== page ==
It's Time to Ditch the No-Fly List

Since when do the feds dispense travel like a privilege?
By Polly Davis Doig,  Newser Staff
Posted Jul 19, 2010 1:52 PM CDT
TSA officer Robert Howard signals an airline passenger forward at a security check-point at Seattle-Tacoma International Airport, Monday, Jan. 4, 2010, in SeaTac, Wash.   (AP Photo/Elaine Thompson)
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(Newser) – The no-fly list was a good idea that got lost in the execution, and it's time the TSA owns up to that and just kills the list, writes Steve Chapman for Reason. It's not quite clear what it takes to get on the list, much less off it, Chapman contends. What's more, if the feds truly consider someone too dangerous to travel, shouldn't that person be arrested and prosecuted instead of being allowed to lounge around an airport terminal?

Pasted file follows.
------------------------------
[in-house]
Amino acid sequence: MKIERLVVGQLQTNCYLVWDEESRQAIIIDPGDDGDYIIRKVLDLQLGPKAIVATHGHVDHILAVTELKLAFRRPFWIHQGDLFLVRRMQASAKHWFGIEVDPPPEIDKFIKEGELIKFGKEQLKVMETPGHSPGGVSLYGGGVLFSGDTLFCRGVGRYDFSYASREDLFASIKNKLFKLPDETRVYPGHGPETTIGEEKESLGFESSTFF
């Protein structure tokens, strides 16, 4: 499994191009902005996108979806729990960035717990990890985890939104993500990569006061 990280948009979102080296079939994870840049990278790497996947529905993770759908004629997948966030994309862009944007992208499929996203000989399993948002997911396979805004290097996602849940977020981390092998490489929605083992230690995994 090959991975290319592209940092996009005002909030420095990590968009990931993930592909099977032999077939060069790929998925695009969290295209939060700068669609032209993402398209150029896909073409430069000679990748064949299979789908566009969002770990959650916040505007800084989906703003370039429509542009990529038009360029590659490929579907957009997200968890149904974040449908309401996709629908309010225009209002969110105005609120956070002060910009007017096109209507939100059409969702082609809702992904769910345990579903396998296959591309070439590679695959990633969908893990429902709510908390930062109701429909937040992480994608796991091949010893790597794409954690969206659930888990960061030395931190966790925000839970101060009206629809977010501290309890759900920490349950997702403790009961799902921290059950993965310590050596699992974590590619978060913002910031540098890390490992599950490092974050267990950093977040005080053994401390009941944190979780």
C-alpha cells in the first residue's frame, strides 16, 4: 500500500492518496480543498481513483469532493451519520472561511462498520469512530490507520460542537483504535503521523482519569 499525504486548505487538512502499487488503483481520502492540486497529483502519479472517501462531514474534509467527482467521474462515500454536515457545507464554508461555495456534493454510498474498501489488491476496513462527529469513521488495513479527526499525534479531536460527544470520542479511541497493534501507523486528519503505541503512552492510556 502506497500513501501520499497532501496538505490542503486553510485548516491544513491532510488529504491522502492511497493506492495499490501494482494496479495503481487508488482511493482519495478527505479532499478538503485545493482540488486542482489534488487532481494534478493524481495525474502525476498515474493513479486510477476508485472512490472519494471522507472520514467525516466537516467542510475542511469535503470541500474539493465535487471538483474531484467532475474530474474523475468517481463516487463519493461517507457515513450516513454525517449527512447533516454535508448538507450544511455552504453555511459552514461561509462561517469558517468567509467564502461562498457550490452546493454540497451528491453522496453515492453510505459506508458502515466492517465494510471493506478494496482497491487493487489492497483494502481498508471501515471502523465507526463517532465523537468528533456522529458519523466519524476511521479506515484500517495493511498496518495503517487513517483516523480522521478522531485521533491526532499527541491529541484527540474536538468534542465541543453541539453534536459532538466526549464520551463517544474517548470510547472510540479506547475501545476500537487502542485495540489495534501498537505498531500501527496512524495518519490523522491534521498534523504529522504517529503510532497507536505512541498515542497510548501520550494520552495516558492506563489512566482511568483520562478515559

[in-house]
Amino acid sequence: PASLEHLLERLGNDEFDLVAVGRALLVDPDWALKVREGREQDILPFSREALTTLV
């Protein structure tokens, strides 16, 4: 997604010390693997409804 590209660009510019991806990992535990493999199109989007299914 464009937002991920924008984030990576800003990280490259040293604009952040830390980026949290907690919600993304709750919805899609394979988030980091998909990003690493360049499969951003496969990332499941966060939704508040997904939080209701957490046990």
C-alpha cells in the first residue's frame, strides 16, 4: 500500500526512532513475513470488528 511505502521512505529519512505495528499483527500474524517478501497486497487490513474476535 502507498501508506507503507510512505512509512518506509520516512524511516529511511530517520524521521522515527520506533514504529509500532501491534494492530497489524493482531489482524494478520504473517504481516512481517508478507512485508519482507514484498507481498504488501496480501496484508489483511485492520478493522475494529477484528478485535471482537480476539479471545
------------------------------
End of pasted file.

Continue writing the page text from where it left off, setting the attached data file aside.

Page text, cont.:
"There is a broader problem," writes Chapman. "If the federal government began requiring every citizen to provide identification for each trip in a car or ride on a bus, there would be a mass uprising. Somehow, though, Americans have come to see commercial air travel as a privilege to be dispensed by the government."

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